Later in the day, the tornadoes became more numerous. Several tornadoes touched down in Indiana, and many of them were lethal. Some individual supercells spawned as many as 5 violent tornadoes as they raced from west to east. The first touched down at around 5:30 P.M. in Koontz Lake, Indiana. This massive F4 killed 10 people and injured 180. This tornado then moved northeast toward La Paz and Lakeville where it destroyed a brand new high school that was still under construction. The tornado then moved into Wyatt and destroyed twenty homes.
Another violent tornado formed near the St. Joseph County-Elkhart County border and moved east-northeast, first striking Wakarusa, Indiana, where it killed a child. Then it moved toward the towns of Nappanee, Goshen, and Dunlap. Elkhart Truth reporter Paul Huffman captured a spectacular series of photographs as this double tornado moved past Goshen, IN; one of these photos is pictured above right. The Palm Sunday Tornado Memorial Park now exists near this location, at the corner of County Road 45 and Cole Street in Dunlap.
One-half hour later, a second tornado devastated the Sunnyside Housing addition and the unoccupied Sunnyside Mennonite Church. The death toll from the Sunnyside tornado was over 20 people. Most of the 36 people killed in the tornado had no warning because the high winds had knocked out the telephone and power grids. For the first time in the U.S. Weather Bureau's history, all nine counties in the northern Indiana office's jurisdiction were under a tornado warning. This is called a "blanket tornado warning." Both tornadoes were officially rated as F4 according to the National Weather Service records. However, the second Dunlap tornado was previously rated F5.
Ninety miles to the south, at just past 7:30PM, another massive tornado slammed into the town of Russiaville, Indiana. Most of the town was destroyed, leaving several dead. The storm churned into nearby Alto, obliterating it completely, before striking the southern edge of the larger city of Kokomo. As the tornado continued east, it killed ten more people in Greentown, Indiana, most of whom had been riding in automobiles that were hurled across the landscape. More destruction ensued in Marion, Indiana, before the storm crossed into Ohio.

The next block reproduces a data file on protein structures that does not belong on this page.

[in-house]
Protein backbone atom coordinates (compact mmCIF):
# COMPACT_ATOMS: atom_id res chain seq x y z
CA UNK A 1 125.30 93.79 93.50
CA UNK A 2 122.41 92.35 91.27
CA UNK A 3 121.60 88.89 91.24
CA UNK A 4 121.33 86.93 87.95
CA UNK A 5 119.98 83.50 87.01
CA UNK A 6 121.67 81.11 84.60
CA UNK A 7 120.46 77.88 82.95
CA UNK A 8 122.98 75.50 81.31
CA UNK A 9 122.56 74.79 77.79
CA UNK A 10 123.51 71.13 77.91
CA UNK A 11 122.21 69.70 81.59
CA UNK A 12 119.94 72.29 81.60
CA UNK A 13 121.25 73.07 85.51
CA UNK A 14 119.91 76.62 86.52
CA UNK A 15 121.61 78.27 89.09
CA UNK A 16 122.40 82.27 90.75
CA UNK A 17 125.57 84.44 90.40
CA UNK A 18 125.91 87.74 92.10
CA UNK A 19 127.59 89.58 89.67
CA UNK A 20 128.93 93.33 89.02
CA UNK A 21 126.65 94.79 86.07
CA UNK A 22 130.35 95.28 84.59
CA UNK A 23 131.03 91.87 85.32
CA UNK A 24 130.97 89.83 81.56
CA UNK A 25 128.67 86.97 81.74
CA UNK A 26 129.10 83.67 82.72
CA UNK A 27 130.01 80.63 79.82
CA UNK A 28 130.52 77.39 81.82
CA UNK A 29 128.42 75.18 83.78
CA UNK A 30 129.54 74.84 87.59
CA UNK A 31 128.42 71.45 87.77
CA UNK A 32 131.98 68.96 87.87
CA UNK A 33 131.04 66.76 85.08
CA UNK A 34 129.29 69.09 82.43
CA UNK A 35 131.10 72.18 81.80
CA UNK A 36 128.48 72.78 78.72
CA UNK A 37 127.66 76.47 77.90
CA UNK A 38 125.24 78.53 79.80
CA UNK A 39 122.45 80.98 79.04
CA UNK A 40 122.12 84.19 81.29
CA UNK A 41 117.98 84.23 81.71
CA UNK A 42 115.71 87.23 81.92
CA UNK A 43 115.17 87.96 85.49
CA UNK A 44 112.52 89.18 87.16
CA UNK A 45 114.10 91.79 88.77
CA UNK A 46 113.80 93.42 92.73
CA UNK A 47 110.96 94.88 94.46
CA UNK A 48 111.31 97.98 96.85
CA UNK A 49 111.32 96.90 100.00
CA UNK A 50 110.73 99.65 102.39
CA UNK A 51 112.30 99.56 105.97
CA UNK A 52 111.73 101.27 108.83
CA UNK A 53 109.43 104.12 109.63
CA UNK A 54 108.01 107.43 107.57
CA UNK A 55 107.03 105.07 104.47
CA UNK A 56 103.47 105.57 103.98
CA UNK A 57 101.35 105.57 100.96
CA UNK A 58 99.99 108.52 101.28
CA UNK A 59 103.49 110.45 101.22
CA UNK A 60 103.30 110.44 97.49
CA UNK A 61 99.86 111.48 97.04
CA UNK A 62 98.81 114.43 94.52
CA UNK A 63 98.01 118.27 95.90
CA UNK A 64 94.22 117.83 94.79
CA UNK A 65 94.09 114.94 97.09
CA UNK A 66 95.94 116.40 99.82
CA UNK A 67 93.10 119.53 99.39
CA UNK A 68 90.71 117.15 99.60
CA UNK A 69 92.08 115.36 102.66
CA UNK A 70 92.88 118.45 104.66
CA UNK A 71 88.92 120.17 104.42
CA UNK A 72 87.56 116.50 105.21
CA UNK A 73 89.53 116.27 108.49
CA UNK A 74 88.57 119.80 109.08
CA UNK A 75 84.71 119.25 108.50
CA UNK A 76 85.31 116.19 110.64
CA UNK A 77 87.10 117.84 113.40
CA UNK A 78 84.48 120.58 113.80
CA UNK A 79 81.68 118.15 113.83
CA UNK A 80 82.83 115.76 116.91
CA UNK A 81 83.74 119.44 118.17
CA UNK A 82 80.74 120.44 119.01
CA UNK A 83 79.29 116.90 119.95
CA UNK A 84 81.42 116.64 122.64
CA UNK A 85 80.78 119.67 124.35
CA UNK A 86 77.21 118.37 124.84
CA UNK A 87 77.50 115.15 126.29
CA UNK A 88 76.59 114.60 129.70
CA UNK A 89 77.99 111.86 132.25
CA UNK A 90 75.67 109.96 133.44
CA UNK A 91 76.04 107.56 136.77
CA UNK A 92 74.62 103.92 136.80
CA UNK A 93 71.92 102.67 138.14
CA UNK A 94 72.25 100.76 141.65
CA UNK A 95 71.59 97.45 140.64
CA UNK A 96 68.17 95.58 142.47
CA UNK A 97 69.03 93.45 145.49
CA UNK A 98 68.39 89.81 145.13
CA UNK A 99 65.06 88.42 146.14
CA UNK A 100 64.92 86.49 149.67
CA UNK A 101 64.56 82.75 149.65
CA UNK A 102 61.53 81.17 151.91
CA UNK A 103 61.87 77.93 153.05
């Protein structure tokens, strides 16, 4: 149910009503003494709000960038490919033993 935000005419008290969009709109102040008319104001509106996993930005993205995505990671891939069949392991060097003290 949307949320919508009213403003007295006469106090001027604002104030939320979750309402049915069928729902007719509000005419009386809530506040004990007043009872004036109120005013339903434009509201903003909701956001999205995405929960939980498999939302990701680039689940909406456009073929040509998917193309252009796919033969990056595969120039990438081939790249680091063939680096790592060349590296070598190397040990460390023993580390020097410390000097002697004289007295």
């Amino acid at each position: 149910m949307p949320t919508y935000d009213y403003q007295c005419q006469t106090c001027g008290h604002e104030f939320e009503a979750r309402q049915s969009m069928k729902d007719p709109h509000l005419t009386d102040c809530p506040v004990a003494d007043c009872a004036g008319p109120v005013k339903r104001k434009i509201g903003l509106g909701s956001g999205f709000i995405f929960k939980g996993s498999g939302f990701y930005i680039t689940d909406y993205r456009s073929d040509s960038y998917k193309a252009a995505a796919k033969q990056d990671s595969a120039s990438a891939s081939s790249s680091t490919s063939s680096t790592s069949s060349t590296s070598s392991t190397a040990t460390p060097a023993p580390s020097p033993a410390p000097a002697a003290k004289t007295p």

|All deaths were tornado-related|
With the telephone lines down, emergency services in Elkhart County, Indiana, could not warn Michigan residents that the tornadoes were headed their way. The radar operator at the U.S. Weather Bureau, at Detroit Metro Airport, observed that the thunderstorms over northern Indiana and western Lower Michigan, were moving east-northeast at 70 mph (112 km/h). In Michigan, tornadoes hit as far north as Kent County, Michigan, just north of Grand Rapids. Out of the southernmost counties of Michigan, all but three (Berrien, Cass, and St. Joseph counties) were hit. Two F4 tornadoes struck Hillsdale County and destroyed about 200 cottages along Baw Beese Lake. It was said many people were saved as they were in church instead of out by the lake. Later, the Manitou Beach-Devils Lake area in Lenawee County was hit by two tornadoes (one an F4) in a span of a little more than 30 minutes, causing numerous fatalities (including a family of six). One of the buildings leveled was the local dance pavilion on Devils Lake, which had just recently been rebuilt after having been destroyed by a fire on Labor Day of 1963. One of the twisters went on to damage parts of Onsted; in the nearby village of Tipton, which suffered a direct hit, 94% of the town's buildings were damaged or destroyed.